I recently saw, on a social media sight, an interaction between some family members about religion, culture and our government. These are all subjects my deceased grandfather told me to avoid in any type of conversation. And while I never liked him much, I have to agree with him, somewhat. The conversation I saw was civil, but overtime someone discusses their political and religious views I become uncomfortable. Maybe it’s because the area of the country I reside in, the two subjects seemed to be intertwined.
I grew up in a non-religious home. That’s not to say if I had a question, for example trying to understand the differences Jewish faith versus the Christian faith, that my mom tried to give me an explanation. I just wanted to understand. I know she did her best and I think did she did get much of it right (at least the basics). Years later she would apologize that she never had us attend church of any Christian denomination. I told her that, at least for me, it kept my mind open to all religions. Some I wish I understood more than others, which I definitely will not discuss here.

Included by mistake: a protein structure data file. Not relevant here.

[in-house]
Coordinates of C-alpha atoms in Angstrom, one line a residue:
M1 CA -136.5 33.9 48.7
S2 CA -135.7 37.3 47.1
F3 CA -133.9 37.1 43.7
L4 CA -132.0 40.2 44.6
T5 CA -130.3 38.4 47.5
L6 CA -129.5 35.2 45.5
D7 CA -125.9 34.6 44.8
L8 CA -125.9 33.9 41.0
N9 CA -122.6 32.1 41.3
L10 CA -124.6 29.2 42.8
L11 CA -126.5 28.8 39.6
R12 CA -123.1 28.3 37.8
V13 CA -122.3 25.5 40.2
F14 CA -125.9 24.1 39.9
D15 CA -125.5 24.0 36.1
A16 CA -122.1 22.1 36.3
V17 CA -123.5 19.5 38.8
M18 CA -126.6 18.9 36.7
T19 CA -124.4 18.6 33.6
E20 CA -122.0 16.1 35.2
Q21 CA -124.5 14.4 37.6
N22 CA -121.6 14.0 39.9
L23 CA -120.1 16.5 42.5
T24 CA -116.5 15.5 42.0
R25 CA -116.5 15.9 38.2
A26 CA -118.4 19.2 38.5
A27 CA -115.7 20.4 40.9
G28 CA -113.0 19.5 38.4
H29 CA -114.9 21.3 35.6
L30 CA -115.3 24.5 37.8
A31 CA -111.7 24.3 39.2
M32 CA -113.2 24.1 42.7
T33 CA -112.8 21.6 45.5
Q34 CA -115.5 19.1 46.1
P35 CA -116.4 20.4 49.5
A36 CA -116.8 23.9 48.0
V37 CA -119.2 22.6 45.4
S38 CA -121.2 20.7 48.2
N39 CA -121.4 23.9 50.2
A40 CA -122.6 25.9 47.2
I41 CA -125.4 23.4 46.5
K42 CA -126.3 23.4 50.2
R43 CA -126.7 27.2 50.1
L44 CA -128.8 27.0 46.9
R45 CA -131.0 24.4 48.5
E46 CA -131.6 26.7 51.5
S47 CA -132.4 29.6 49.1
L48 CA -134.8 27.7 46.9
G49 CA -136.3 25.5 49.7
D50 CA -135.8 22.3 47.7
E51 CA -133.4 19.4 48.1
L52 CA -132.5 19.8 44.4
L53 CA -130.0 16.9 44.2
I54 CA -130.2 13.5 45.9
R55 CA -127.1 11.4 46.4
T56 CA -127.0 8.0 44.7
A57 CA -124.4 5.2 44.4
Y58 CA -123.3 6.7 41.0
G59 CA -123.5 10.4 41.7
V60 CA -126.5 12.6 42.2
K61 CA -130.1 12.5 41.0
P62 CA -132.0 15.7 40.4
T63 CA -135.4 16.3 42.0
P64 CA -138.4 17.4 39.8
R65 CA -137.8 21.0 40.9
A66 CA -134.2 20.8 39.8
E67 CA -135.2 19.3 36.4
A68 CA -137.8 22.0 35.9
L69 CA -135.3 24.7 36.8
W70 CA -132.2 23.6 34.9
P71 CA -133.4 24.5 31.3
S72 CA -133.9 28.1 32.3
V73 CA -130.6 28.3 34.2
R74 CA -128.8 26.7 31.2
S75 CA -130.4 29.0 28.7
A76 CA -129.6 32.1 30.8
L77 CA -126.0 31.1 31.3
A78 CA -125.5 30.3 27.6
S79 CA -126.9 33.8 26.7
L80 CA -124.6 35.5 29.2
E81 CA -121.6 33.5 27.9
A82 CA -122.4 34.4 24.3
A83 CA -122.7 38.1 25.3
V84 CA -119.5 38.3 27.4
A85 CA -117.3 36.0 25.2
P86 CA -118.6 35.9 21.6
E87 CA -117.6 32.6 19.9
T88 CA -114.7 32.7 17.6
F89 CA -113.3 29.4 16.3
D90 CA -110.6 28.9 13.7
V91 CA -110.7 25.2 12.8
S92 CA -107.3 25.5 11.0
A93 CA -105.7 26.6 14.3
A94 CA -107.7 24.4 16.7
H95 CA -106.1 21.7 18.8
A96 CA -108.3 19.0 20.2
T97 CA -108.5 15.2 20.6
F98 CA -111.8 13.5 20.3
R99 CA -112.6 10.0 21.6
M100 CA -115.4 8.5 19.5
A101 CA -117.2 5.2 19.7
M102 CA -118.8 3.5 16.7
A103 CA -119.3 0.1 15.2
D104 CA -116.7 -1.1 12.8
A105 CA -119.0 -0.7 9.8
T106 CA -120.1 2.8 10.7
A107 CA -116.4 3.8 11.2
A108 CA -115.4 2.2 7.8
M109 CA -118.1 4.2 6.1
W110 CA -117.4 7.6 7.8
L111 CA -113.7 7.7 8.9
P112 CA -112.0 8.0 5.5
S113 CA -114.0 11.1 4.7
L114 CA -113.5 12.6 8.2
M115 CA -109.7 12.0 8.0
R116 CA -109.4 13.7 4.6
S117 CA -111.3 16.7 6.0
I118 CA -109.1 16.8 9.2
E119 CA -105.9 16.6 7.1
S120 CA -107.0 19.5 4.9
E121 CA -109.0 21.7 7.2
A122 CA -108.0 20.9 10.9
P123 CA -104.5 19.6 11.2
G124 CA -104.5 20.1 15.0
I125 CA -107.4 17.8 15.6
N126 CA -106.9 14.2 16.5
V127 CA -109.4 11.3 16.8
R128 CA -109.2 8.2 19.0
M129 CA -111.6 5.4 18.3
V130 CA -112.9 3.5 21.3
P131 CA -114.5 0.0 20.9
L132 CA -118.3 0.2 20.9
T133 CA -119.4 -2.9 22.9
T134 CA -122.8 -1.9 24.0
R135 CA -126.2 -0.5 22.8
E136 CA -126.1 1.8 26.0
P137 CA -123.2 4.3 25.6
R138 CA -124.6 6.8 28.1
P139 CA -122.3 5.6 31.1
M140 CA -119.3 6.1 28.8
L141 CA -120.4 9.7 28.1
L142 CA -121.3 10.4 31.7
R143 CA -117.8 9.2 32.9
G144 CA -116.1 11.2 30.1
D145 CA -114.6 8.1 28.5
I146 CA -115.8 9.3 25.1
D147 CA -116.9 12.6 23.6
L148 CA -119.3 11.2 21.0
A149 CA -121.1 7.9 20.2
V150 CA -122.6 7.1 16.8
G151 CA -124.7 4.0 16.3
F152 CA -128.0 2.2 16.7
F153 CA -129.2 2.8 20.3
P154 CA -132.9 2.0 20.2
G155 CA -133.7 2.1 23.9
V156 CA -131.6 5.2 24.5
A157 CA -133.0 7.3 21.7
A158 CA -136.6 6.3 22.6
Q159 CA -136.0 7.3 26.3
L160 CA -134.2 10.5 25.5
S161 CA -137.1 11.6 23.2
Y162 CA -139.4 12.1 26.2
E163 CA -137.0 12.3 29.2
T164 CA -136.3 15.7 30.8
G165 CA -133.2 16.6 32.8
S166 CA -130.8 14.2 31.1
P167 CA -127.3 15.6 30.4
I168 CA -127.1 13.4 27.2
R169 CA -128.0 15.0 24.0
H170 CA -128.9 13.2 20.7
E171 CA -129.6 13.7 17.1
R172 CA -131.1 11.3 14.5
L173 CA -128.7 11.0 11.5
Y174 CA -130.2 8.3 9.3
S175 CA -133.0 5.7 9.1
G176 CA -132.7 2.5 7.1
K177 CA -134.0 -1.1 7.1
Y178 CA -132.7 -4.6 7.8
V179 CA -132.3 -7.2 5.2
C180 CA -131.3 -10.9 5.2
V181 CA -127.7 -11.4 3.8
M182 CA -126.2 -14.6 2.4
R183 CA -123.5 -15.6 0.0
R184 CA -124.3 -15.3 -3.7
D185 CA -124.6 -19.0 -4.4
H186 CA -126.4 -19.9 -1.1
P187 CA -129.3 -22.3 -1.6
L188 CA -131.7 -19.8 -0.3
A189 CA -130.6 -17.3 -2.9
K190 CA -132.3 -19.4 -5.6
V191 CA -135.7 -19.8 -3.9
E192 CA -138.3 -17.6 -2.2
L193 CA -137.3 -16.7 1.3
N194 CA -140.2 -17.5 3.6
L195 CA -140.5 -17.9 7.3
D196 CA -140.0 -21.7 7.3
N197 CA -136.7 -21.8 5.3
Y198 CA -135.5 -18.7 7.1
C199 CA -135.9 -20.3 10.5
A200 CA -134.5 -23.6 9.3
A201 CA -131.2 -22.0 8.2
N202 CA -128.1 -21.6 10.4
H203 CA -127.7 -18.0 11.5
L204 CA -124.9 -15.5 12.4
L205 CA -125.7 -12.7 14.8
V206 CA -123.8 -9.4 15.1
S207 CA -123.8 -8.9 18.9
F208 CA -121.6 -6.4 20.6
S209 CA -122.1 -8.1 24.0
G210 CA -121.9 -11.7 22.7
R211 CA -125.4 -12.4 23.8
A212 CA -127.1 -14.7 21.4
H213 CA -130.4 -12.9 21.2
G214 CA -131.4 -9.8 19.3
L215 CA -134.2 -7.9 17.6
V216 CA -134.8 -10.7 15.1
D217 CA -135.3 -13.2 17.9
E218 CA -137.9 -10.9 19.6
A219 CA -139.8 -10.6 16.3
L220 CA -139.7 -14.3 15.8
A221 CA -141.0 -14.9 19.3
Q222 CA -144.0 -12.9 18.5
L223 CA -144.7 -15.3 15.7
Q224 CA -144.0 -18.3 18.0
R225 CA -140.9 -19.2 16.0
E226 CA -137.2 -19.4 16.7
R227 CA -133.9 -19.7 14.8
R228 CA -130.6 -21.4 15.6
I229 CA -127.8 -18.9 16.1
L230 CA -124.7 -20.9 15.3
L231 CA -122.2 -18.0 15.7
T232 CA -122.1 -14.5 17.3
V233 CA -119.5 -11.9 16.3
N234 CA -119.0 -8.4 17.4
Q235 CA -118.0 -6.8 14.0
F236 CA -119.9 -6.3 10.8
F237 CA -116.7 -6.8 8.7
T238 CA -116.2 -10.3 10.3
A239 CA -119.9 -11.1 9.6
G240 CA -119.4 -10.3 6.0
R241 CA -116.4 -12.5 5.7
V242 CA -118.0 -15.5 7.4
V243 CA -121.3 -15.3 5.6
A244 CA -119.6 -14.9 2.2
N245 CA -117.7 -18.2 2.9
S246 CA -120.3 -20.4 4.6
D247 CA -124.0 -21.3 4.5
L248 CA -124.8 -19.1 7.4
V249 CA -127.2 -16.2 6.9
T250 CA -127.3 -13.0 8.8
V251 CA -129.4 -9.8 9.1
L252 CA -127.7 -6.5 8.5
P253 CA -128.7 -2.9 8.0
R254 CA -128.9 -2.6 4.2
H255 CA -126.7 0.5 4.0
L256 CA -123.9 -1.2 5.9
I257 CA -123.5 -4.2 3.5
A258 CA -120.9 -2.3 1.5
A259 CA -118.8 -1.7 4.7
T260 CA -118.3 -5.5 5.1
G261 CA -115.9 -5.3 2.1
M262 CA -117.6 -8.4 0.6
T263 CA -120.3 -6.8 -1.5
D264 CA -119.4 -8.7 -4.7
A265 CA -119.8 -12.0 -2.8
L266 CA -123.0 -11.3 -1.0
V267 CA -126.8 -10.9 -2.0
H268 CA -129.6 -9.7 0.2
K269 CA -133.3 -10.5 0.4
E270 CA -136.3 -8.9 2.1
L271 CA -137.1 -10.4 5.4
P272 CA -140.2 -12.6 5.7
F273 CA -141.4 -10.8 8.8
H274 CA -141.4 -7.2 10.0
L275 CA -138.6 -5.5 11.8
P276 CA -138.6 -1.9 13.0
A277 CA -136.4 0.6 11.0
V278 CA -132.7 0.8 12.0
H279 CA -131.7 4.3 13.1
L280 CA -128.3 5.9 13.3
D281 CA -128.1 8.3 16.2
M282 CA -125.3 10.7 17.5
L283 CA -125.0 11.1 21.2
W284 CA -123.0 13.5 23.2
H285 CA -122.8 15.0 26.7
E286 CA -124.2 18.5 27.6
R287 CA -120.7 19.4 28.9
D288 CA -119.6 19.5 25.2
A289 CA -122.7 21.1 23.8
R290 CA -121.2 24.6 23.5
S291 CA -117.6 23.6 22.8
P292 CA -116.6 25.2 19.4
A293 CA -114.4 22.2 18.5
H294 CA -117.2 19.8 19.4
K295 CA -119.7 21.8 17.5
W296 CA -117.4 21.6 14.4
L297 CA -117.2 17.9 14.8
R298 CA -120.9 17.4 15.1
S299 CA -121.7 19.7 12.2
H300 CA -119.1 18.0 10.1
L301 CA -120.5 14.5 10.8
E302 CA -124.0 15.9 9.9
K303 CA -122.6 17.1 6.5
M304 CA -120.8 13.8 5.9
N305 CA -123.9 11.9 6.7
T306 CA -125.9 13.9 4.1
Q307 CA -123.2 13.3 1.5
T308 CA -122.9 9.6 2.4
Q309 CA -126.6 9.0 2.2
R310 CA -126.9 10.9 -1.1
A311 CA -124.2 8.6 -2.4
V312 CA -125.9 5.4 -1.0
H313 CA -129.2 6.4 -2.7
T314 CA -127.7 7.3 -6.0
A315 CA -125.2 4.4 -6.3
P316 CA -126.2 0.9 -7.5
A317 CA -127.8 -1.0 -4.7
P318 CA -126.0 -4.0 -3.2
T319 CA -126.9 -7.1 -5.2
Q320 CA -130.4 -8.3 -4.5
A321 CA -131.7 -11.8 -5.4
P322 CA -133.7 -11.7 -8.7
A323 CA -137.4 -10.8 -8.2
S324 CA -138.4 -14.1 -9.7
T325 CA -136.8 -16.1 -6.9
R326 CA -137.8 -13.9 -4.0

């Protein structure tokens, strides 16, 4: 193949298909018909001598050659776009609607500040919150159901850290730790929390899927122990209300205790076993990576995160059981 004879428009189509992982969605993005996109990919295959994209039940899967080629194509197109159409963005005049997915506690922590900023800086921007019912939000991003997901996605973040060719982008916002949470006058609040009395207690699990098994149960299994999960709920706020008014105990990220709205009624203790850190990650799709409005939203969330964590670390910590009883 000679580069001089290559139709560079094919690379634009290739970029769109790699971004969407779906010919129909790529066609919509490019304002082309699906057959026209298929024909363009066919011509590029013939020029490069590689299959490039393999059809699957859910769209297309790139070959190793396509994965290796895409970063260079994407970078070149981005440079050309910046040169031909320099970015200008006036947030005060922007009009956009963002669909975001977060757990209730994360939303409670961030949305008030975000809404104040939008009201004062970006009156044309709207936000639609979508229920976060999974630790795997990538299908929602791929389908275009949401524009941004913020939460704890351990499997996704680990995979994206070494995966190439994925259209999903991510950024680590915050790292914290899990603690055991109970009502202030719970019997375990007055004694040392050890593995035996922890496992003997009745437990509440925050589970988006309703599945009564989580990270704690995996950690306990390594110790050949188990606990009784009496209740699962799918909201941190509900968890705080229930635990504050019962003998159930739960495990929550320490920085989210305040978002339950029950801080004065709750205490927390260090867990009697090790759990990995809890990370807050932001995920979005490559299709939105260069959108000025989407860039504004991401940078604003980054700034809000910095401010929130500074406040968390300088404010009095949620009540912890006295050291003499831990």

But I guess I’m more like the conservationist John Muir. He believed in order to get closer to God you needed to be in nature. Every time I see a mountain, wildlife, a simple flower I feel God’s or some type of higher power presence. Maybe that sounds a little hippy-dippy but if you were to hike to Bierstadt Lake in Rocky Mountain National Park, see Humpback Whales hunting in Alaskan Waters, or just a tiny little ground squirrel eating an apple in you backyard you’d understand what I’m talking about. Nature is God and God is nature. It is quite simply extraordinary.